- "Official reserve assets - July 2020". State Administration of Foreign Assets.
- State Administration of Foreign Exchange's website -->English-->About SAFE-->Major Functions
- About the PBC, People's Bank of China website
- "China’s dwindling forex reserves raise worries" by Gabriel Wildau, Financial Times, 18 October 2015
- "Treasury Designates China as a Currency Manipulator" (Press release). United States Department of the Treasury. August 5, 2019.
- "Trump pressured Mnuchin to label China 'currency manipulator', a move he had previously resisted". Washington Post.
- "Official reserve assets - July 2020". State Administration of Foreign Assets.
- "China Reserves Fall in July as PBOC Steadies Yuan Amid Outflows" by Fion Li, Bloomberg, 7 August 2015
- "Official reserve assets (2021)". Retrieved September 11, 2021.
- "China’s large forex reserves constitute both a blessing and a curse" by Gabriel Wildau, Financial Times, 30 September 2014
- Xin, Zhou (July 29, 2019). "How much of China's foreign exchange reserves are in US dollars?". South China Morning Post. Retrieved August 19, 2020.
- "Major Foreign Holders of Treasury Securities", U.S. Department of the Treasury, 18 February 2014
- "Report on China’s Foreign Exchange Reserves and Holdings of U.S. Securities" by Nargiza Salidjanova, United States-China Economic and Security Review Commission, 21 March 2014
- Major Foreign Holders of Treasury Securities (Report). Department of the Treasury/Federal Reserve Board. September 16, 2021.
- "Is China's Ownership Of U.S. Debt A National Security Threat?" by Kenneth Rapoza, Forbes, 23 January 2013
- "... Should Americans be concerned that China has started dumping some of its Treasury holdings? After all, it raises serious questions about whether China will keep lending Washington money to help finance the federal deficit in the future.": From "China is dumping U.S. debt" by Matt Egan, CNN, 11 September 2015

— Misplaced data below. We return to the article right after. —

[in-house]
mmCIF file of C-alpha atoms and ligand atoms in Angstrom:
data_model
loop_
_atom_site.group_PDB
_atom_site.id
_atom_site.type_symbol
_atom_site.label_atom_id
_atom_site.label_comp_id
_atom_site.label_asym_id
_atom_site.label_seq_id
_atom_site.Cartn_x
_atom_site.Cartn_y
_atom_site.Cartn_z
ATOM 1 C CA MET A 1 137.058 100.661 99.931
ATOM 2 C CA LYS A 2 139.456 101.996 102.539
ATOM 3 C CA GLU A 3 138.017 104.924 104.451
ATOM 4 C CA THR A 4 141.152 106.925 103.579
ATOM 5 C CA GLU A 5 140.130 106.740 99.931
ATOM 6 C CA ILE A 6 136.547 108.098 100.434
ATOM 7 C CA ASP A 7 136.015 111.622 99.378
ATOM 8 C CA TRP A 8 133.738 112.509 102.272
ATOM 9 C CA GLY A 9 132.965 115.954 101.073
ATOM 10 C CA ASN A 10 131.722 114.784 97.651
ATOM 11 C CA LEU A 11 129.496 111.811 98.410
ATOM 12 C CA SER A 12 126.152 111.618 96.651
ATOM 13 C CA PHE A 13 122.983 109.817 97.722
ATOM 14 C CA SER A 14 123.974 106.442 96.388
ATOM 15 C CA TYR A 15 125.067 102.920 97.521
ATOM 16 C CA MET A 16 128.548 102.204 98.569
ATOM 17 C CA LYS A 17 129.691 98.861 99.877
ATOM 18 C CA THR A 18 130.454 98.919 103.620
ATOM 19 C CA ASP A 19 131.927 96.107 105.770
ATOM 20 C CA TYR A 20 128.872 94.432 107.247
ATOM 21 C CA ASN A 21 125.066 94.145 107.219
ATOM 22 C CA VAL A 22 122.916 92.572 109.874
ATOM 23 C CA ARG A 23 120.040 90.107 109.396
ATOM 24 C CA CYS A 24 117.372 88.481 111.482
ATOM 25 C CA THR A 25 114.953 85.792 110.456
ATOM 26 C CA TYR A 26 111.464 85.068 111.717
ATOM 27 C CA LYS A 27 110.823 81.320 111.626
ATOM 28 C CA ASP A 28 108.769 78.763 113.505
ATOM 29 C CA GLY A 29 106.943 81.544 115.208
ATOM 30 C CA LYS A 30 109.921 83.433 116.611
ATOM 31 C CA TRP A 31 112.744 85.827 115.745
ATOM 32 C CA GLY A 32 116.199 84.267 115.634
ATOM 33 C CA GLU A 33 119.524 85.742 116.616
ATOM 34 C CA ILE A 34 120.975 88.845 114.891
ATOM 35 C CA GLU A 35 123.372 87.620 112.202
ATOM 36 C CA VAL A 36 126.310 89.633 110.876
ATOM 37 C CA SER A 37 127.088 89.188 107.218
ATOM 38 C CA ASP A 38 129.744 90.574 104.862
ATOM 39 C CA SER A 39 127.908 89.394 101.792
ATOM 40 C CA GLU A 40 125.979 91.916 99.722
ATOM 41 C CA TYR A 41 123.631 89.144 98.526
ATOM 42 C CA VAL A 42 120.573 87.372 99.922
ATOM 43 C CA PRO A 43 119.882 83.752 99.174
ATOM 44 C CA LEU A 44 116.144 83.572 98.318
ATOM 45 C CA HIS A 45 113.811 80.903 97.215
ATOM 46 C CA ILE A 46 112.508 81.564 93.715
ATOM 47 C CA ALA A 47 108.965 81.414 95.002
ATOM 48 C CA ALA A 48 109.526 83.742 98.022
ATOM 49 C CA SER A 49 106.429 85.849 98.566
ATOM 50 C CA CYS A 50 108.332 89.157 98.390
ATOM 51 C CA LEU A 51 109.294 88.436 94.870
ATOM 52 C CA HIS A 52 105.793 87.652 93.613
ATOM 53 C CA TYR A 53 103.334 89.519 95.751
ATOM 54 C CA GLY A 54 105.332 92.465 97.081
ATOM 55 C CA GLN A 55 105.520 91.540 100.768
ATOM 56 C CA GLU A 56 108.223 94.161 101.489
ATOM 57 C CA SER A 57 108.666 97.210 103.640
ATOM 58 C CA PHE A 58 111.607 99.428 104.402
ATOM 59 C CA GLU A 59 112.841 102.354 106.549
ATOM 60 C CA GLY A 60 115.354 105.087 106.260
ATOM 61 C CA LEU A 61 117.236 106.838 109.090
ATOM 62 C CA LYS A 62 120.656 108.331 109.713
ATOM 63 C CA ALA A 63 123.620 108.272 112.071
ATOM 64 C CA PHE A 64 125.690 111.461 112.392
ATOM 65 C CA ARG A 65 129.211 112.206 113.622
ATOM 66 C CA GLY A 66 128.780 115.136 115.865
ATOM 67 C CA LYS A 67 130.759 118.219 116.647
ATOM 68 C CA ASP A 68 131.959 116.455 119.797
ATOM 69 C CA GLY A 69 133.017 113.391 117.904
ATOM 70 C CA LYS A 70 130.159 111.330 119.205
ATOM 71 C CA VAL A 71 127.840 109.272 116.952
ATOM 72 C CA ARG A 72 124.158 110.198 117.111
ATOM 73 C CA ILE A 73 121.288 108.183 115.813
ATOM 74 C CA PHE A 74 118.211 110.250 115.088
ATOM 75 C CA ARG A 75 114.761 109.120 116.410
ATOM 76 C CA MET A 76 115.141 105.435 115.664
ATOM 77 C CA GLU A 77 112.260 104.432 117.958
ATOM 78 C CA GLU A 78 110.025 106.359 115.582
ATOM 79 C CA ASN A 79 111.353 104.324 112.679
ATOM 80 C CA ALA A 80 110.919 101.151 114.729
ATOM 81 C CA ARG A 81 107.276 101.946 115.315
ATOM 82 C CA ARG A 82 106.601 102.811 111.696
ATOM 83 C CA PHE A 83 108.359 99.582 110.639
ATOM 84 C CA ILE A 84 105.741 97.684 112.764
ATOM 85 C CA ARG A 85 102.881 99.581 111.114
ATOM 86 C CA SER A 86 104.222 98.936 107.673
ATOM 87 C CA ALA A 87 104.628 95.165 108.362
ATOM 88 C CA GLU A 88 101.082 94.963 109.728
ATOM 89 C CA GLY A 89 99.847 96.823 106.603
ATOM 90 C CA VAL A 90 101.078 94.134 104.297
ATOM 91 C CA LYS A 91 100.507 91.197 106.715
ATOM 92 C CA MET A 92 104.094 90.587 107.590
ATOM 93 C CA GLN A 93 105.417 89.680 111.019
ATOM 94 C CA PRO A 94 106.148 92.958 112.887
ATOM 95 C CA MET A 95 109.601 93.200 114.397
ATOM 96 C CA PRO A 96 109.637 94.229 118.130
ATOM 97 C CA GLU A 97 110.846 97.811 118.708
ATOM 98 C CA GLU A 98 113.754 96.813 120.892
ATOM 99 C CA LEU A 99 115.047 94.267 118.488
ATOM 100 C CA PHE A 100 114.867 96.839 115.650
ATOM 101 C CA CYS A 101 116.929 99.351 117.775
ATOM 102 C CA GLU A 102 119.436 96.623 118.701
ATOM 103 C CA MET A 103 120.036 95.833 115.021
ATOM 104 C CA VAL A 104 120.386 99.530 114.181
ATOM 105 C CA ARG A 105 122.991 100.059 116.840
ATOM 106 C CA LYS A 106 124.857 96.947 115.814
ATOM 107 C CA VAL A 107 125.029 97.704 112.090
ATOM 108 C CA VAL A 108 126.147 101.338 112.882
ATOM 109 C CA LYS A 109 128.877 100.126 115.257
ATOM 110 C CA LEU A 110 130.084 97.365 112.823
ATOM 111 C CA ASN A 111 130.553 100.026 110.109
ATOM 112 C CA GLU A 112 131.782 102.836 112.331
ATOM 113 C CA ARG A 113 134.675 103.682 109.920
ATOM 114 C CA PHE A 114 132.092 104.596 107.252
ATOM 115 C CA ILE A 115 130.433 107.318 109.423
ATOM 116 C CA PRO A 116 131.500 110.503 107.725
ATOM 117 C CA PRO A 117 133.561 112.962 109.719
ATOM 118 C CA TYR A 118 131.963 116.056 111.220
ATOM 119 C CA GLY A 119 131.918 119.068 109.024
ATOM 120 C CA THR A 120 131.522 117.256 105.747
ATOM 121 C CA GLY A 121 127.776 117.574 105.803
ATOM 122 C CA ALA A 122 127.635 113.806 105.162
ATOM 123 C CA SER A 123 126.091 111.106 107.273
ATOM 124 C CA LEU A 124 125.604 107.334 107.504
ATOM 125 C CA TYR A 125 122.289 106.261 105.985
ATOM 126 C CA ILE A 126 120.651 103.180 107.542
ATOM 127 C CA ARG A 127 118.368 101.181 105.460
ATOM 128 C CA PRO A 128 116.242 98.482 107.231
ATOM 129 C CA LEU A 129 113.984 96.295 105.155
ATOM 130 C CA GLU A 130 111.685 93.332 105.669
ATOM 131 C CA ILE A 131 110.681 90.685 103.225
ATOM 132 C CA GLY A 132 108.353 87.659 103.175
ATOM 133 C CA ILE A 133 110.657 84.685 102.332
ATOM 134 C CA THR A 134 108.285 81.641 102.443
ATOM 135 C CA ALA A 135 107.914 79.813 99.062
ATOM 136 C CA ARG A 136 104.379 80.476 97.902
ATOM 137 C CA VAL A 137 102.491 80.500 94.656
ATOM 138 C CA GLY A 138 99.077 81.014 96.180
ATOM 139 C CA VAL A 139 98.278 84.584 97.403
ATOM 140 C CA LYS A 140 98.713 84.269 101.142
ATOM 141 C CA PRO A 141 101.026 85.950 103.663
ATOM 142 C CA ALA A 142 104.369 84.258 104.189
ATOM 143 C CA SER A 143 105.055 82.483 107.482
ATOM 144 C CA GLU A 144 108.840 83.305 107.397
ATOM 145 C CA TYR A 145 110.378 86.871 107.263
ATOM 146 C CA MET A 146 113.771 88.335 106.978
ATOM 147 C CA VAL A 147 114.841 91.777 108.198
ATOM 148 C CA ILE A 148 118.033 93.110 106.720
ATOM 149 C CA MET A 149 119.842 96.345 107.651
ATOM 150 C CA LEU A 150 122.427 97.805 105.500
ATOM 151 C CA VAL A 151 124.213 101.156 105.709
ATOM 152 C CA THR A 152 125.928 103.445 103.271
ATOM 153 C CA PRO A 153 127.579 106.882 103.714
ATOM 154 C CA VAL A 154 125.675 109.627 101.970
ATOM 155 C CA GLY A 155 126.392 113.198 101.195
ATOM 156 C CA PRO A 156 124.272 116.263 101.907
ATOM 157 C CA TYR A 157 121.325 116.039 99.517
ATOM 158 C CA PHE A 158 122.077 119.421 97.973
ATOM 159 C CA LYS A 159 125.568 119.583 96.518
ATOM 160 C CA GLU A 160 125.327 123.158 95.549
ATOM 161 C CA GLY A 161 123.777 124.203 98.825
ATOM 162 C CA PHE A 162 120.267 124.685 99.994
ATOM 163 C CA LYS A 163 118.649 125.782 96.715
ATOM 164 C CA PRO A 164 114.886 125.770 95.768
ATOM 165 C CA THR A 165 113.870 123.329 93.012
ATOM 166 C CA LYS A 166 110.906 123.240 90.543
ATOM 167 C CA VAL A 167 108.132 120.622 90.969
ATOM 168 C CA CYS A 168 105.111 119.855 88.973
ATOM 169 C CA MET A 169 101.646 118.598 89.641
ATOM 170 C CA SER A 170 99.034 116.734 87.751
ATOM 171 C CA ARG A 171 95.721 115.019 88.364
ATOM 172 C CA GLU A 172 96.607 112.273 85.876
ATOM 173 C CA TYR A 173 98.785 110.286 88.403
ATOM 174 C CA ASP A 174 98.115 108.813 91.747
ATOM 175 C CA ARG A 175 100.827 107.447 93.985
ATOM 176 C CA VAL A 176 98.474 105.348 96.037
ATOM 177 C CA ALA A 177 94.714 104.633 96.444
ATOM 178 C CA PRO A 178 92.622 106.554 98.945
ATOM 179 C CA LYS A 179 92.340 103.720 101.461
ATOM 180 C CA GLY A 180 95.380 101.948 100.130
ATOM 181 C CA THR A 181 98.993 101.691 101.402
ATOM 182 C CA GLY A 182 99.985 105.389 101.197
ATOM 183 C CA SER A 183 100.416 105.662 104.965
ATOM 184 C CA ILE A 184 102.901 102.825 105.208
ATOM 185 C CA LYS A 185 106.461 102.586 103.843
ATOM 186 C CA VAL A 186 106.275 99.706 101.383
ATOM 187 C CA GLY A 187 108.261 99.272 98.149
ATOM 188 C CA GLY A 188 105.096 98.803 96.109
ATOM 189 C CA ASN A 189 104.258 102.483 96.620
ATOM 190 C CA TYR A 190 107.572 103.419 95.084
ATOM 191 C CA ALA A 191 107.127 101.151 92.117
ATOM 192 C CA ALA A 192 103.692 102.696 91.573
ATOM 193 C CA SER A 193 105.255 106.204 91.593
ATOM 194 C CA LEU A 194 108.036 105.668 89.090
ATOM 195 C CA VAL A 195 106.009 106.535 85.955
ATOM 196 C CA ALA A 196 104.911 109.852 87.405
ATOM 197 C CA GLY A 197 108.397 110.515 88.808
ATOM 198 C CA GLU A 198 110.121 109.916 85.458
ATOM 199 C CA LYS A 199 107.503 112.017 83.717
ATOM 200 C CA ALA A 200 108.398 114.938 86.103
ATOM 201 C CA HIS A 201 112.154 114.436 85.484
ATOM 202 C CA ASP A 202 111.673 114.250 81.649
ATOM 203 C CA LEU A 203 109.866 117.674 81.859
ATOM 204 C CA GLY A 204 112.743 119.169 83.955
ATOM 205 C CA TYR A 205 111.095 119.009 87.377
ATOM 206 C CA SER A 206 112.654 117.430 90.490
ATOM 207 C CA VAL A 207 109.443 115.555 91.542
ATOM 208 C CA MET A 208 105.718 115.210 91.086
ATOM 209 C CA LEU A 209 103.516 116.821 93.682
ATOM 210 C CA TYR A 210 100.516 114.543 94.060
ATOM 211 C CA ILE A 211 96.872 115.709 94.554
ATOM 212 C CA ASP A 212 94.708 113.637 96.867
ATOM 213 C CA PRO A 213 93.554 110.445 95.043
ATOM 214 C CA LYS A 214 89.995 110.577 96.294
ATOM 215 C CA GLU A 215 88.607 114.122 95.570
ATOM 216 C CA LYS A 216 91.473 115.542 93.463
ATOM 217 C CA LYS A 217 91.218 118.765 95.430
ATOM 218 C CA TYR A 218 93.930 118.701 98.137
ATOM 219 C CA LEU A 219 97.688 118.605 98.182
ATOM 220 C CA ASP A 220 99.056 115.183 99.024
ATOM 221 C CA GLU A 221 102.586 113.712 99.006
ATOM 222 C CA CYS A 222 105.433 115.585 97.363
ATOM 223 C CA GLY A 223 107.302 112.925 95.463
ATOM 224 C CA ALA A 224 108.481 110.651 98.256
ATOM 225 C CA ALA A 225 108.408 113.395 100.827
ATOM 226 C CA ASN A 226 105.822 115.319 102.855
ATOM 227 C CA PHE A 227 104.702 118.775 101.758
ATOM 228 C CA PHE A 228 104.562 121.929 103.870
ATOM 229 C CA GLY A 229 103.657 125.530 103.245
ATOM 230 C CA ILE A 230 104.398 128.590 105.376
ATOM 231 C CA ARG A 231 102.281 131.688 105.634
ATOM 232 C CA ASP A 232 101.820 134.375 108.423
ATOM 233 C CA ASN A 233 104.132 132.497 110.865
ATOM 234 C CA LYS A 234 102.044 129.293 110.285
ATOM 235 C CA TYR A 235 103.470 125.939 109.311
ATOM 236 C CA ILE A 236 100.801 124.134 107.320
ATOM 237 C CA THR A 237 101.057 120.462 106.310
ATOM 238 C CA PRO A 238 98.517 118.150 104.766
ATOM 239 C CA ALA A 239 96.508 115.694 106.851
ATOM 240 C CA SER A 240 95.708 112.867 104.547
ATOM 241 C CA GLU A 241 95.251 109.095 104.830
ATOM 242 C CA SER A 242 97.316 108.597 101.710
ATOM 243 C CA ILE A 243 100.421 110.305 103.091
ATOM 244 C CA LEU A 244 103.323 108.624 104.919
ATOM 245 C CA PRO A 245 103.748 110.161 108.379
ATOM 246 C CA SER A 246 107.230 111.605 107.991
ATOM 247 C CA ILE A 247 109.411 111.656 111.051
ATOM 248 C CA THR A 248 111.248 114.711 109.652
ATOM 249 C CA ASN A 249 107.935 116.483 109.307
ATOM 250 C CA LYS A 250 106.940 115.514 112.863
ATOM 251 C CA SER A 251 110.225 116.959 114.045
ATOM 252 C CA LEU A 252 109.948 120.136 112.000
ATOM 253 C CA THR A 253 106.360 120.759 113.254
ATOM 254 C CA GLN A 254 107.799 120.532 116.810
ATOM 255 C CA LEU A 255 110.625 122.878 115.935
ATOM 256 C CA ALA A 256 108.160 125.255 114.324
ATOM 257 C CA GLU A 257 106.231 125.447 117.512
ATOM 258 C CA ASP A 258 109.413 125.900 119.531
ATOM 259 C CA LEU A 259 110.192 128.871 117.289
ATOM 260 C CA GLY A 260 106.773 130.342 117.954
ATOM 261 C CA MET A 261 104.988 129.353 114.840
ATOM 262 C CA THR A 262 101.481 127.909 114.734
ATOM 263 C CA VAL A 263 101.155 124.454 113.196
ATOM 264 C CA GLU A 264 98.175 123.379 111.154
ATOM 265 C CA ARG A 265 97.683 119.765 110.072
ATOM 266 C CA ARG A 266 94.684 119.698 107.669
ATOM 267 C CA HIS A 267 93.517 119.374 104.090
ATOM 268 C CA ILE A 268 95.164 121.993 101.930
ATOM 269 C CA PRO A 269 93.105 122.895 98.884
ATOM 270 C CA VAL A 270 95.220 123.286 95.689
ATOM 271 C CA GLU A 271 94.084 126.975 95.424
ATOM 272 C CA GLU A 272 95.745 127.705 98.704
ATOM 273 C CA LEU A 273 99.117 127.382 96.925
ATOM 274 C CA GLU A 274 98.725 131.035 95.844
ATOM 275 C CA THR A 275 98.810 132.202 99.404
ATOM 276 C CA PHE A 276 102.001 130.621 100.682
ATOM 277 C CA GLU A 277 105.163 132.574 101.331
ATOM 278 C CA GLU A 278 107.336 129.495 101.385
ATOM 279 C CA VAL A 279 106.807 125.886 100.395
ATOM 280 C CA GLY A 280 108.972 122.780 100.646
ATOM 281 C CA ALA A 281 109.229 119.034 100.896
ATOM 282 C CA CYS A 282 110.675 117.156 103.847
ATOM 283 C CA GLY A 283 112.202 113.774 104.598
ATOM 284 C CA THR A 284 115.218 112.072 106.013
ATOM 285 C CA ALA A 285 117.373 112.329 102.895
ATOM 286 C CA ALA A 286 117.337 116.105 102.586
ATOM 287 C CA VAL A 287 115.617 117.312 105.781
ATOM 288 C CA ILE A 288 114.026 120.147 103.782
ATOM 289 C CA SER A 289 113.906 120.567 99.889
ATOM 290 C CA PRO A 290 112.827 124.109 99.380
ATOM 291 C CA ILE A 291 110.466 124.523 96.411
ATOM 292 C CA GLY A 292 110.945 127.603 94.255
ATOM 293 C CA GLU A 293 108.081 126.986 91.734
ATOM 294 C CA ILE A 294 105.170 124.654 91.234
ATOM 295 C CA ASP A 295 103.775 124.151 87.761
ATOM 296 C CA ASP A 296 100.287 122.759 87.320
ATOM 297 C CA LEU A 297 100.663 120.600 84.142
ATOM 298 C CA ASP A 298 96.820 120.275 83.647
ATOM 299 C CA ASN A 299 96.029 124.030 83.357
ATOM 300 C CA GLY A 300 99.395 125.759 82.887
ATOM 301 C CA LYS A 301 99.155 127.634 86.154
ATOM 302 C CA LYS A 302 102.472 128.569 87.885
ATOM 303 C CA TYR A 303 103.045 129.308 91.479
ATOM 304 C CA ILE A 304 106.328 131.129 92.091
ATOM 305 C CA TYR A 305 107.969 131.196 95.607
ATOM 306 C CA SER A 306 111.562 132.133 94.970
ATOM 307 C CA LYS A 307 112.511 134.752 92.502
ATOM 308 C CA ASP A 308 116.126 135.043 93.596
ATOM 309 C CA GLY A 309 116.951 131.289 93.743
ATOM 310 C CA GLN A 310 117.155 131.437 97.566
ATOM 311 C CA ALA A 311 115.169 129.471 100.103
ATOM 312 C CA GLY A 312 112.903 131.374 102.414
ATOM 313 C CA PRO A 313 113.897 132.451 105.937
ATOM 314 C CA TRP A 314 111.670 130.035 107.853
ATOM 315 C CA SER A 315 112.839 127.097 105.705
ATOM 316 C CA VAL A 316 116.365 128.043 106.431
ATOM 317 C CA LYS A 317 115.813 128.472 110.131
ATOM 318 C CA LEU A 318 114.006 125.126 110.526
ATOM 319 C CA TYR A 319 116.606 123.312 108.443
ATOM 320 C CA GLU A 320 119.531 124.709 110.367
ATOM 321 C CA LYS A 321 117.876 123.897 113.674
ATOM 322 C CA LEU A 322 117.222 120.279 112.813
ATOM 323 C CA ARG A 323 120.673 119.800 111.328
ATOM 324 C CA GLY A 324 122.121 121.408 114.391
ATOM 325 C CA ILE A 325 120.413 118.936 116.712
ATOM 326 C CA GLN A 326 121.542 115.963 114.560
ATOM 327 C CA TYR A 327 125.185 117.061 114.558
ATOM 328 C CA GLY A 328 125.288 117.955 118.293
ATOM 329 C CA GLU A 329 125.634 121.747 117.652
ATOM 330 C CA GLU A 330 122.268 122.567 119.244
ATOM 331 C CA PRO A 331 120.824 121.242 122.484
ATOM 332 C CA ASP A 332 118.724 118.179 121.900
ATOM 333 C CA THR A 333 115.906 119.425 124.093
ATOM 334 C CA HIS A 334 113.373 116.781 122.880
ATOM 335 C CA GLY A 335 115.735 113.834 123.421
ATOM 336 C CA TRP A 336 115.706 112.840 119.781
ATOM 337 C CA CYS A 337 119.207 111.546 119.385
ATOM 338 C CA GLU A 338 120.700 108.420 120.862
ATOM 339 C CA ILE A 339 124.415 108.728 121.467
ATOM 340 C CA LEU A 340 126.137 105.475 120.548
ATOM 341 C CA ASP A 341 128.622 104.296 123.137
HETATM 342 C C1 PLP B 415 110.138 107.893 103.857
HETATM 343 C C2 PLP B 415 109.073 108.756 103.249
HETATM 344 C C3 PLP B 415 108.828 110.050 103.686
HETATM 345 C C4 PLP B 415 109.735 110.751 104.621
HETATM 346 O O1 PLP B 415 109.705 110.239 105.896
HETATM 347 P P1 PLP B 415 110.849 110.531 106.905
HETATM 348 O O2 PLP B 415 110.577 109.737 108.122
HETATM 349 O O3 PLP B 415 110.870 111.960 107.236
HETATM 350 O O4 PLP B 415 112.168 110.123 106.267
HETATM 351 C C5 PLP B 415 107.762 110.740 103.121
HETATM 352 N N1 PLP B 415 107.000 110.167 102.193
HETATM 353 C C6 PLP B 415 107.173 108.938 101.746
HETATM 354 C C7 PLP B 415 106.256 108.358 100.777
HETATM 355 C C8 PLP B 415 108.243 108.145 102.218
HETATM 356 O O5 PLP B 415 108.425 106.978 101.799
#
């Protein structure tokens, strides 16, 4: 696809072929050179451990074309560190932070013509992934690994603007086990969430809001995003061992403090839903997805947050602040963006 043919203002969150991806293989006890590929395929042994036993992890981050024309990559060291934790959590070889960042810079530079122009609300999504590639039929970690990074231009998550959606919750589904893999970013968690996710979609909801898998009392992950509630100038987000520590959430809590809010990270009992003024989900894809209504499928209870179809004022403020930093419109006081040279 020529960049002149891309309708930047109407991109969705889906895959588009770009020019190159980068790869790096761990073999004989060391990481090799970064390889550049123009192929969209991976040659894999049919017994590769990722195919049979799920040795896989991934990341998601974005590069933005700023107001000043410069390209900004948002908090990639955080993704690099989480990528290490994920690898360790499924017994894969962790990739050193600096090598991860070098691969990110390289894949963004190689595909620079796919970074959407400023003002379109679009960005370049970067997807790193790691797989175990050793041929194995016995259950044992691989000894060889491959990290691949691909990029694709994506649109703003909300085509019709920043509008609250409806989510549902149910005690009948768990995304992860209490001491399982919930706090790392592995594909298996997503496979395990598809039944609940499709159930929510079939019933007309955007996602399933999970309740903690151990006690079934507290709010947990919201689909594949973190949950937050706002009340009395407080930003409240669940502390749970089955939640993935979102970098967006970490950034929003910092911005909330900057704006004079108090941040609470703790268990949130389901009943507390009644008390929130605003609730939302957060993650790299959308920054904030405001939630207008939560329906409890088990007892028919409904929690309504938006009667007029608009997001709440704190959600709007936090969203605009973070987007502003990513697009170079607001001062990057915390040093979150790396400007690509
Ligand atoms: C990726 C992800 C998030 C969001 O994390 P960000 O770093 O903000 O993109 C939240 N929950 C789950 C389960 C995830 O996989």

- "Is it a risk for America that China holds over $1 trillion in U.S. debt?", China Power, 2 February 2016
- Report on "China’s Holdings of U.S. Securities: Implications for the U.S. Economy" by Wayne M. Morrison & Marc Labonte, Congressional Research Service, 19 August 2013
- :"...What about indebtedness to foreigners?...To acquire [U.S. gov't bonds], China must export goods to us, not offset by equivalent imports. That is a cost to China. It’s a cost Beijing is prepared to pay, for its own reasons: export industries promote learning, technology transfer and product quality improvement, and they provide jobs to migrants from the countryside. But that’s China’s business. For China, the bonds themselves are a sterile hoard. There is almost nothing that Beijing can do with them;...its stock of T-bonds will just go on growing. And we will pay interest on it, not with real effort but by typing numbers into computers. There is no burden associated with this; not now and not later." From "In Defense of Deficits" by James K. Galbraith, The Nation, 4 March 2010
- "...The Chinese buy U.S. T-securities by transferring U.S. dollars (not yuan) from their checking account at the Federal Reserve Bank to China’s T-security account, also at the Federal Reserve Bank. When[ever] the Chinese redeem those T-securities, the money is transferred back to China’s checking account at the Fed. During the entire purchase and redemption process, the dollars never leave the Fed." : From "What Policies for Global Prosperity?" by Warren Mosler, 23 September 2010
- Mitchell, Bill, University of Newcastle (Australia). "The nearly infinite capacity of the US government to spend" (28 March 2012); "The US government can buy as much of its own debt as it chooses" (27 August 2013)
- "...The US, as a sovereign currency issuer, faces no financial constraint. It cannot be forced into default. It controls its policy interest rate. The rest of the world are users of the dollar; not issuers. They can never hold [the United States] hostage." : From "What If China Dumps US Treasury Bonds?" by L. Randall Wray, University of Missouri-Kansas City, 12 November 2013